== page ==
Solar-powered lawnmower cuts grass unsupervised

OK, it’s not really called a Lawnba. But it’s still cool: The zero-emissions Husqvarna Automower Solar Hybrid is the world’s first solar/electric hybrid robot lawnmower. … The lawnmower uses the same amount of energy as a standard light bulb and is made from 90 percent recyclable materials. … The mower cuts the grass with small blades in an irregular pattern, leaving a fine mulch that does not need raking and acts as fertiliser for the lawn. A freshly mown lawn, no green thumb required.

San Francisco gets even greener

San Francisco Mayor Gavin Newsom got jiggy with eco-measures this week. He signed into a law a requirement that the city’s taxi fleet be converted to low-emission vehicles by 2011; ordered all city departments to purchase 100 percent recycled paper and reduce overall paper use by 20 percent by 2010; and announced his support for a tidal-energy project in the San Francisco Bay, despite a recent study’s conclusions that the project would be more expensive than it’s worth. Newsom has proposed strict green-building standards for his city and will submit a carbon tax to voters; folks in don’t-call-it-Frisco also live …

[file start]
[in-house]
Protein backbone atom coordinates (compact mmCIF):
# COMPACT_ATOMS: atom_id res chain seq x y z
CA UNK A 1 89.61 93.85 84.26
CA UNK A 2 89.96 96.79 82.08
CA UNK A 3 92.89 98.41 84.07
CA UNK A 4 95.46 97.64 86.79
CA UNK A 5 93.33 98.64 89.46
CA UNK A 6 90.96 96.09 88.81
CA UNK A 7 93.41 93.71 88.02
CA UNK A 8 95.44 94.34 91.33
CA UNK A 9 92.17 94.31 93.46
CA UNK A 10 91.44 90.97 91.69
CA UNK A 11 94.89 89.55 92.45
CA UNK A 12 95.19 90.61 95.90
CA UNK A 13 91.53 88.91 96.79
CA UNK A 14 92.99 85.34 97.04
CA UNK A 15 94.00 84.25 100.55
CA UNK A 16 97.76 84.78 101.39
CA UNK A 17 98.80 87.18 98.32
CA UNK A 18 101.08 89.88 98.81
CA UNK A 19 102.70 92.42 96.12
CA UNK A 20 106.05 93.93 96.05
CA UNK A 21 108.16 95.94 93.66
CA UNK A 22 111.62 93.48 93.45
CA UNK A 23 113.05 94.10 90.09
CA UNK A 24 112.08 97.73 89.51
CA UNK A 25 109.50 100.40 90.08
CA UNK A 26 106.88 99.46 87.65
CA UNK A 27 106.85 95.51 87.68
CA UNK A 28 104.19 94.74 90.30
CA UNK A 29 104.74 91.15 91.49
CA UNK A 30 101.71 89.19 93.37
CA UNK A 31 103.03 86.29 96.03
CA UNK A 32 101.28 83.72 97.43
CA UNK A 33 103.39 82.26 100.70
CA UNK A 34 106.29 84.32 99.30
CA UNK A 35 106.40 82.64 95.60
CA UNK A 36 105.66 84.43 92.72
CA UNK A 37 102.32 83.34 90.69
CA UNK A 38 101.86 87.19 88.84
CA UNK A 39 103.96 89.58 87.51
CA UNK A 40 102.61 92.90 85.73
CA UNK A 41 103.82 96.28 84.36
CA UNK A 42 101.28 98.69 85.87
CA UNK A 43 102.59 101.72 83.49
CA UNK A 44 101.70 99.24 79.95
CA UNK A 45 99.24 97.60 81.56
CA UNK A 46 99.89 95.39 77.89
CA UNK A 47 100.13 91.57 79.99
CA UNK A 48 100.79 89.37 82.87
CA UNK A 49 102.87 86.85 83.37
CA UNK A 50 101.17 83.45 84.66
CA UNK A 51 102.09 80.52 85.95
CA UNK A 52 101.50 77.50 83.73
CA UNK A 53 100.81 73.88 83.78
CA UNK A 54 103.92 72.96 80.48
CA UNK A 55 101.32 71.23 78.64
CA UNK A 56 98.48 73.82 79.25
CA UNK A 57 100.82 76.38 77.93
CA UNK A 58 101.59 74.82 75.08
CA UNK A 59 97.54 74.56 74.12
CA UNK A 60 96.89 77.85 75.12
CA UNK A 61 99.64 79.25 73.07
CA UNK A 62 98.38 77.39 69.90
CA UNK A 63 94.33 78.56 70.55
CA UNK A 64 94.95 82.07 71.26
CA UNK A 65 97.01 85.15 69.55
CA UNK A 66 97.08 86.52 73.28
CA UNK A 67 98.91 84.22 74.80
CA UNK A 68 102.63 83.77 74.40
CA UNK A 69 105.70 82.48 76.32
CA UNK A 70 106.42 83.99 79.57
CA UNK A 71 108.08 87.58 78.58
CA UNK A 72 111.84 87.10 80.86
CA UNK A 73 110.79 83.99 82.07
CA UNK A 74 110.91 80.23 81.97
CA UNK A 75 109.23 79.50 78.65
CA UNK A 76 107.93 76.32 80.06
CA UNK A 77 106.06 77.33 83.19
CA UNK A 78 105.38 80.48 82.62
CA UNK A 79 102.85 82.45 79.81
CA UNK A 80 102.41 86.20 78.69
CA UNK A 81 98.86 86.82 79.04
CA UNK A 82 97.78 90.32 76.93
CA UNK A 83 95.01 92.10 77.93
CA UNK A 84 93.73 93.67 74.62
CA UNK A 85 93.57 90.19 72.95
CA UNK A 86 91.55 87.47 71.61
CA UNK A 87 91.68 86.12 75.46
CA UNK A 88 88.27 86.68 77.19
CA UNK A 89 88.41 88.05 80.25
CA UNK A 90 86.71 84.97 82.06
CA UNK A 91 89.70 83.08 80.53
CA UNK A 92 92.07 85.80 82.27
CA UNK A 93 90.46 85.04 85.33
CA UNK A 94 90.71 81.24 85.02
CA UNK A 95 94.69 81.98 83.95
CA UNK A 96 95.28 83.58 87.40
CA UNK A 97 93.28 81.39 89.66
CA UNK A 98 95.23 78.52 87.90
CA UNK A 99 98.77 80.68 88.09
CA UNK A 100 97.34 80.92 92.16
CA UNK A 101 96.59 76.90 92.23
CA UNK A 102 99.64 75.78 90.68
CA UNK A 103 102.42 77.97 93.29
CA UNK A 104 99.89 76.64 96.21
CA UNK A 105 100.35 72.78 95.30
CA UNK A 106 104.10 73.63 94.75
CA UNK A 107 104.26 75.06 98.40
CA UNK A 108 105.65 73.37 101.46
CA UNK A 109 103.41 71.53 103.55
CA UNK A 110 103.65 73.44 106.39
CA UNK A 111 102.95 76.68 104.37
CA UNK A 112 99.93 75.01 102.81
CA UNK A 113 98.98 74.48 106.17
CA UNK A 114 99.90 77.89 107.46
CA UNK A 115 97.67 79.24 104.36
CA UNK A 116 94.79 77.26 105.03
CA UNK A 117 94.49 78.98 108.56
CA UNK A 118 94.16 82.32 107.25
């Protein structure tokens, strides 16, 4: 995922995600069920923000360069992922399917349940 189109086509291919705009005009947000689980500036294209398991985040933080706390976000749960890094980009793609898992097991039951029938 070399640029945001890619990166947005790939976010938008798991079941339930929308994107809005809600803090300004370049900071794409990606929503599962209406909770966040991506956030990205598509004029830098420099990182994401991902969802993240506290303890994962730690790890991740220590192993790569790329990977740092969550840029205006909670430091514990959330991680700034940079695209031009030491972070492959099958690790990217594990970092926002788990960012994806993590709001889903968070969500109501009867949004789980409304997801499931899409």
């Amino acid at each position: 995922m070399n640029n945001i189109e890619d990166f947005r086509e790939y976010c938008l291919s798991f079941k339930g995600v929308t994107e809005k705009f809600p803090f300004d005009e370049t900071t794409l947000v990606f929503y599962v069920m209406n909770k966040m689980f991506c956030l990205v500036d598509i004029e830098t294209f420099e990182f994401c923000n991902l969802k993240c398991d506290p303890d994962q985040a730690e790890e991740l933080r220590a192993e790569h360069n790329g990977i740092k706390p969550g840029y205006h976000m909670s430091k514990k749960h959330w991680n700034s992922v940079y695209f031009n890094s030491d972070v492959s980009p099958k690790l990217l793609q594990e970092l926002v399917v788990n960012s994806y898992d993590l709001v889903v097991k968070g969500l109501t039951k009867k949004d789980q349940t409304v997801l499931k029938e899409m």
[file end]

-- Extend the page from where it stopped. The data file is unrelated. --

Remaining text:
Bringing a knife to a gunfight

What drives climate change denial?